Hippocampus and amygdala volumes from magnetic resonance images in children: Assessing accuracy of FreeSurfer and FSL against manual segmentation.

TitleHippocampus and amygdala volumes from magnetic resonance images in children: Assessing accuracy of FreeSurfer and FSL against manual segmentation.
Publication TypeJournal Article
Year of Publication2016
AuthorsSchoemaker D, Buss C, Head K, Sandman CA, Davis EP, M Chakravarty M, Gauthier S, Pruessner JC
JournalNeuroimage
Volume129
Pagination1-14
Date Published2016 Apr 01
ISSN1095-9572
KeywordsAmygdala, Child, Female, Hippocampus, Humans, Image Processing, Computer-Assisted, Magnetic Resonance Imaging, Male, Neuroimaging
Abstract

The volumetric quantification of brain structures is of great interest in pediatric populations because it allows the investigation of different factors influencing neurodevelopment. FreeSurfer and FSL both provide frequently used packages for automatic segmentation of brain structures. In this study, we examined the accuracy and consistency of those two automated protocols relative to manual segmentation, commonly considered as the "gold standard" technique, for estimating hippocampus and amygdala volumes in a sample of preadolescent children aged between 6 to 11 years. The volumes obtained with FreeSurfer and FSL-FIRST were evaluated and compared with manual segmentations with respect to volume difference, spatial agreement and between- and within-method correlations. Results highlighted a tendency for both automated techniques to overestimate hippocampus and amygdala volumes, in comparison to manual segmentation. This was more pronounced when using FreeSurfer than FSL-FIRST and, for both techniques, the overestimation was more marked for the amygdala than the hippocampus. Pearson correlations support moderate associations between manual tracing and FreeSurfer for hippocampus (right r=0.69, p<0.001; left r=0.77, p<0.001) and amygdala (right r=0.61, p<0.001; left r=0.67, p<0.001) volumes. Correlation coefficients between manual segmentation and FSL-FIRST were statistically significant (right hippocampus r=0.59, p<0.001; left hippocampus r=0.51, p<0.001; right amygdala r=0.35, p<0.001; left amygdala r=0.31, p<0.001) but were significantly weaker, for all investigated structures. When computing intraclass correlation coefficients between manual tracing and automatic segmentation, all comparisons, except for left hippocampus volume estimated with FreeSurfer, failed to reach 0.70. When looking at each method separately, correlations between left and right hemispheric volumes showed strong associations between bilateral hippocampus and bilateral amygdala volumes when assessed using manual segmentation or FreeSurfer. These correlations were significantly weaker when volumes were assessed with FSL-FIRST. Finally, Bland-Altman plots suggest that the difference between manual and automatic segmentation might be influenced by the volume of the structure, because smaller volumes were associated with larger volume differences between techniques. These results demonstrate that, at least in a pediatric population, the agreement between amygdala and hippocampus volumes obtained with automated FSL-FIRST and FreeSurfer protocols and those obtained with manual segmentation is not strong. Visual inspection by an informed individual and, if necessary, manual correction of automated segmentation outputs are important to ensure validity of volumetric results and interpretation of related findings.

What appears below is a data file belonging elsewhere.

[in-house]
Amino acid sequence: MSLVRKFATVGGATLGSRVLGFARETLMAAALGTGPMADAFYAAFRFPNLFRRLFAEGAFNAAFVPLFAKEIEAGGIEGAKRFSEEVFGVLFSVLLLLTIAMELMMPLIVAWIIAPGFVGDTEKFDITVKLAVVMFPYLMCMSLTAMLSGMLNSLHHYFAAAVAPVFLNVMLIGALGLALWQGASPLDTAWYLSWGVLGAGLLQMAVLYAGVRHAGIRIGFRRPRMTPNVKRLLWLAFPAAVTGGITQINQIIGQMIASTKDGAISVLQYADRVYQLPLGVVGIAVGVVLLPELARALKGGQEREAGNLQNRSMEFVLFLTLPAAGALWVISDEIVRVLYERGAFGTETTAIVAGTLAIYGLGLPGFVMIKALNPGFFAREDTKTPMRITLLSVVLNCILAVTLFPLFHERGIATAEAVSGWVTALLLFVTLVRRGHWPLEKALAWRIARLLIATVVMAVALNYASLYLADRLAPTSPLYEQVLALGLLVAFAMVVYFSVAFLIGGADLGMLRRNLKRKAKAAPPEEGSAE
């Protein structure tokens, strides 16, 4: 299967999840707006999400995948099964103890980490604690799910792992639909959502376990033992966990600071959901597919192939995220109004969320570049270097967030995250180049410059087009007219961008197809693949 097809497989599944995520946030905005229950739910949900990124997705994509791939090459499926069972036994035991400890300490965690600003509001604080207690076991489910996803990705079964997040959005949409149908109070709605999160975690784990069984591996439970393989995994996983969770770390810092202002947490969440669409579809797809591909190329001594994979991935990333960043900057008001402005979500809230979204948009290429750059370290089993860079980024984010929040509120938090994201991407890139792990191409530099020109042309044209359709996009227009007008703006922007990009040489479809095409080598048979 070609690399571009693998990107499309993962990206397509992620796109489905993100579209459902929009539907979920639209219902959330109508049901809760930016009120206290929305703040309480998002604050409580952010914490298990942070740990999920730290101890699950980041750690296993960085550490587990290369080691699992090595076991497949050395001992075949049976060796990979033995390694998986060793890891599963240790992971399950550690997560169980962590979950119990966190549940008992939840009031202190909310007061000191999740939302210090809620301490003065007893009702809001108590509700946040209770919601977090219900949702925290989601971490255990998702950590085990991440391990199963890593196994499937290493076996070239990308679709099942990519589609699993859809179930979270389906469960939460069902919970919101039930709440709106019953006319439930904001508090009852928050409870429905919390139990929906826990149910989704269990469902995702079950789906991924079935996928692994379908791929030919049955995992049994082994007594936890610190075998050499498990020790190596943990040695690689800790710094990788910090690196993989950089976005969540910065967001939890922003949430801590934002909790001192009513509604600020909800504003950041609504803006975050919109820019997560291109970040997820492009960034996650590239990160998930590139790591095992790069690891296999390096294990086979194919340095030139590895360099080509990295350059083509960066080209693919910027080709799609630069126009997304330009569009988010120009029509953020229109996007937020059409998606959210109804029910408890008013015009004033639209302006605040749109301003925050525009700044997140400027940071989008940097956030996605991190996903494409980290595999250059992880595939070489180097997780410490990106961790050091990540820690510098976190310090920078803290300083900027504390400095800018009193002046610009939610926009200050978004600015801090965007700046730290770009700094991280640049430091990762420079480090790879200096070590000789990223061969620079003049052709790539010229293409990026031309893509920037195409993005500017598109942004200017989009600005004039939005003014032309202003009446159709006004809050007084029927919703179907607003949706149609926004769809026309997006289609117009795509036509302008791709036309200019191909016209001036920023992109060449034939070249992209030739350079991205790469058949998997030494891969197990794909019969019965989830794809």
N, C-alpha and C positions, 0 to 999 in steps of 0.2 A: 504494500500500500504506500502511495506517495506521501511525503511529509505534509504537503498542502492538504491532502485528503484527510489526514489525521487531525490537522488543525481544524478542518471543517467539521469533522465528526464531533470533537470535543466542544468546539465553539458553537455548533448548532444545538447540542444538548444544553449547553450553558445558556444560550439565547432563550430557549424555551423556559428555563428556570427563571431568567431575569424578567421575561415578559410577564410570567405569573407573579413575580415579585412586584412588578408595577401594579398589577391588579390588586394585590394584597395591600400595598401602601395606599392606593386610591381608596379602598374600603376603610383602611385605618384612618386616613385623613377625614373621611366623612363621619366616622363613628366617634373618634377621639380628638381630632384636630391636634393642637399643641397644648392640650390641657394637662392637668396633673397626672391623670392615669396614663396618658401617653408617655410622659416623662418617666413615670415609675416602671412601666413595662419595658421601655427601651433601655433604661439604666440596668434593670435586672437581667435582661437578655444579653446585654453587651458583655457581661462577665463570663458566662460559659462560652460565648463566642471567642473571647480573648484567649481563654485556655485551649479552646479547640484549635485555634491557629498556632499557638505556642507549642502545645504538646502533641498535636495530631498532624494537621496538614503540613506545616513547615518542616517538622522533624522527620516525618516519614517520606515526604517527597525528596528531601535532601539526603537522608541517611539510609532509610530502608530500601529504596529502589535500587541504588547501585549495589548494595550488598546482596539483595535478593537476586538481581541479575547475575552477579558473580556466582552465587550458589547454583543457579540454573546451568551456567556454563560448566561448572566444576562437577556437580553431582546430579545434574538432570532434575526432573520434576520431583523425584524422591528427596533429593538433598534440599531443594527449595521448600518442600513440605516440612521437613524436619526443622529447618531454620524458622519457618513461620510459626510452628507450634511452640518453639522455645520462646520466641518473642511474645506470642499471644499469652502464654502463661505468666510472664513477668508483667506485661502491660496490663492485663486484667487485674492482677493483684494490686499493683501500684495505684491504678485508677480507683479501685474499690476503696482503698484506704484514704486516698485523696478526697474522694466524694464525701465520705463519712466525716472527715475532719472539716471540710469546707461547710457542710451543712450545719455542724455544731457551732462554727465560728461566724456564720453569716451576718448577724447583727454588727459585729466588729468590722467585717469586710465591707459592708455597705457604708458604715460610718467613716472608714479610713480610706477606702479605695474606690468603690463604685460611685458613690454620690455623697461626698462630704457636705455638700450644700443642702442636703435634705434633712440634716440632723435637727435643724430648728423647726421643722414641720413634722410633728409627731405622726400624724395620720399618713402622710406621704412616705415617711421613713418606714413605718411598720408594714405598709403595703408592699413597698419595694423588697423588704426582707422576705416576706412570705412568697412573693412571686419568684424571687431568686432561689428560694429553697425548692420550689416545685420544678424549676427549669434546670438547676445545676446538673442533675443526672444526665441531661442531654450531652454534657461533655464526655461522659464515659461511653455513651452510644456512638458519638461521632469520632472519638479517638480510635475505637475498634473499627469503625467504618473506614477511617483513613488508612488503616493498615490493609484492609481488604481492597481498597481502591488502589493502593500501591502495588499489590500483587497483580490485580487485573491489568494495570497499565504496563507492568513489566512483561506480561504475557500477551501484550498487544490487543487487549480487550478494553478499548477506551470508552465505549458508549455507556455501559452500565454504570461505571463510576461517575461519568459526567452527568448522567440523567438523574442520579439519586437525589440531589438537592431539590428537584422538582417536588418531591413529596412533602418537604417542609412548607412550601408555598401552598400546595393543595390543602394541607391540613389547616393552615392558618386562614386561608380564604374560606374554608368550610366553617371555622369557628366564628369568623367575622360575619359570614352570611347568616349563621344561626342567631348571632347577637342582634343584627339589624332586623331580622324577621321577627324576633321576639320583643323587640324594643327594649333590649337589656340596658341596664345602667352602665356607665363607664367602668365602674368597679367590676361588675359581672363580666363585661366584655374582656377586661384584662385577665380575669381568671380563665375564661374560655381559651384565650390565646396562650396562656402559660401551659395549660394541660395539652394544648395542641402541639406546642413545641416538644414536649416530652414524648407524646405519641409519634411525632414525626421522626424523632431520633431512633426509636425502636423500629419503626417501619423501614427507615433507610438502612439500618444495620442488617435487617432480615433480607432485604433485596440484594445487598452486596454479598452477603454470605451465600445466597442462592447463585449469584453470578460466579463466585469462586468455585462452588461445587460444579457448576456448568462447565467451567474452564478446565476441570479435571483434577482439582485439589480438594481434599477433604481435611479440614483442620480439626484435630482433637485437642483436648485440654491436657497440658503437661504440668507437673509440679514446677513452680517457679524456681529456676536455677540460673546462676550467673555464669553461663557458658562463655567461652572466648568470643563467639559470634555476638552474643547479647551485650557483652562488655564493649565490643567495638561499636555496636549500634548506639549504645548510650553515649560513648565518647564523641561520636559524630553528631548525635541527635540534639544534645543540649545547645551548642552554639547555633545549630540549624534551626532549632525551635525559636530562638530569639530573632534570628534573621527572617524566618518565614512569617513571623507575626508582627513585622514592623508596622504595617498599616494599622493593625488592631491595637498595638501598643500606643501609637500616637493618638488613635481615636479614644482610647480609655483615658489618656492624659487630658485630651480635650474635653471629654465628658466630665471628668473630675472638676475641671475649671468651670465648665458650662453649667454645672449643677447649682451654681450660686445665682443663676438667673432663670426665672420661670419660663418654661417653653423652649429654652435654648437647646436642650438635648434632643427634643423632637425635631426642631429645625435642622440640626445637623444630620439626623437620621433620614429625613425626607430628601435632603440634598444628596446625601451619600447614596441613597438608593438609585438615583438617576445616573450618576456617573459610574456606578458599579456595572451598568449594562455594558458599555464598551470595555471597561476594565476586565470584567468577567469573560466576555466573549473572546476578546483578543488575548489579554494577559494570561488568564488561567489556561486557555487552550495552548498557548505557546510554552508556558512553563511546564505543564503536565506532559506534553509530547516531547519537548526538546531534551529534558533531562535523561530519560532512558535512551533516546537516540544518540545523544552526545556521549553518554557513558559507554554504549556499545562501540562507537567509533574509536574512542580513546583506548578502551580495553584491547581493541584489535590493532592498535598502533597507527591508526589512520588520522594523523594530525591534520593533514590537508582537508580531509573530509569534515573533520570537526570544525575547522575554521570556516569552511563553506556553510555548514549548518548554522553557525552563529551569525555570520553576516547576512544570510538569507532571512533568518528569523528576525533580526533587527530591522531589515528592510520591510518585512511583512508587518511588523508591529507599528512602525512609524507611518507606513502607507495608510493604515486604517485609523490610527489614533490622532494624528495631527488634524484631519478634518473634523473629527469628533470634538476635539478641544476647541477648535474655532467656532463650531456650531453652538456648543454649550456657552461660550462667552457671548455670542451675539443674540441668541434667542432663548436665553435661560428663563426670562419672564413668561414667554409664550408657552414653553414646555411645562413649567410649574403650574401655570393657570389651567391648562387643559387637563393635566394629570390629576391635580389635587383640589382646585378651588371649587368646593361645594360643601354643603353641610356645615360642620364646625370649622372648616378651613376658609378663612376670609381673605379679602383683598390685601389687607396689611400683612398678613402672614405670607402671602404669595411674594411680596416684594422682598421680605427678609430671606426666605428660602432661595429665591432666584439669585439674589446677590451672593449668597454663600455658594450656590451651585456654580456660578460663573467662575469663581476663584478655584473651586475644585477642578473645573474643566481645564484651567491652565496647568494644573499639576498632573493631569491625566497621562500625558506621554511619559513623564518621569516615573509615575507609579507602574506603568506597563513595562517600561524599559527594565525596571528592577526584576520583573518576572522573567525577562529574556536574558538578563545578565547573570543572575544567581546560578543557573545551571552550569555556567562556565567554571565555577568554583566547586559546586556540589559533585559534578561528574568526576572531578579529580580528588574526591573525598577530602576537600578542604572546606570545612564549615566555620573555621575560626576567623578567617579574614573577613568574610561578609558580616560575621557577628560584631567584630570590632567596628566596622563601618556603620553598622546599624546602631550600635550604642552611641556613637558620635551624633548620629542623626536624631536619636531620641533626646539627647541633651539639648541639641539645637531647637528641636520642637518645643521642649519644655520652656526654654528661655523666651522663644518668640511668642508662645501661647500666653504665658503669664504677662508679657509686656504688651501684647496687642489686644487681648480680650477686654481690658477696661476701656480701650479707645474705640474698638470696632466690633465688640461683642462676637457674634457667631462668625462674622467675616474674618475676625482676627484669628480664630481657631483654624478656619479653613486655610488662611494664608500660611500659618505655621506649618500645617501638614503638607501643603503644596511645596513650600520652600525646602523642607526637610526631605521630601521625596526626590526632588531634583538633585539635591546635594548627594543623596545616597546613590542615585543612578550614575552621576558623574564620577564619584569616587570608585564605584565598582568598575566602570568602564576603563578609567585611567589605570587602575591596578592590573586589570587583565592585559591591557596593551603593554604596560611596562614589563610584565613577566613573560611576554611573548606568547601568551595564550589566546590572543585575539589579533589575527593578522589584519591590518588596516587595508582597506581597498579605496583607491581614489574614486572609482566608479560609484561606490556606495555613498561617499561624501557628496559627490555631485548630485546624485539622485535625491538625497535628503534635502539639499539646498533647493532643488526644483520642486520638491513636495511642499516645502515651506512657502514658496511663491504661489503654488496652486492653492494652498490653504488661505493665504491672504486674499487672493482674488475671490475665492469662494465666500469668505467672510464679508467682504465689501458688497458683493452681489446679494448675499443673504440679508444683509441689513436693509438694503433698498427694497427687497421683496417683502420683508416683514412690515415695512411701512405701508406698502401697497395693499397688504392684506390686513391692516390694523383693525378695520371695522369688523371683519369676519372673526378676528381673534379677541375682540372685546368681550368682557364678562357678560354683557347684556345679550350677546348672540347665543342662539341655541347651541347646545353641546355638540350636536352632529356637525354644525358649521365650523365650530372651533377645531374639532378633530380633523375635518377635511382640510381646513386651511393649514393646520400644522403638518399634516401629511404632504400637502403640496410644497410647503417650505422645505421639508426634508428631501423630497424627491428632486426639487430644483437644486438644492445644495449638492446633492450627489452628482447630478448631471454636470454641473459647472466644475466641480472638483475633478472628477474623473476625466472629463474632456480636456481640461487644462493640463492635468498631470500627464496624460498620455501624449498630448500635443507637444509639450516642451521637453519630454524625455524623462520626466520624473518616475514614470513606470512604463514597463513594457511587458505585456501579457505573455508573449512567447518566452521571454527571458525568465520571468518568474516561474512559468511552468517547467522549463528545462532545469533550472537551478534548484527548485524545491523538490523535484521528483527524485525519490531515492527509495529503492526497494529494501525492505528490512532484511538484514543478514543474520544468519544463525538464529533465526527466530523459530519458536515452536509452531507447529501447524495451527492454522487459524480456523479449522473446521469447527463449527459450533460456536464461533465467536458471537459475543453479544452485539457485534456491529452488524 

DOI10.1016/j.neuroimage.2016.01.038
Alternate JournalNeuroimage
PubMed ID26824403
Grant ListP50MH 096889 / MH / NIMH NIH HHS / United States
R01 51852 / / PHS HHS / United States
R01 HD 50662 / HD / NICHD NIH HHS / United States

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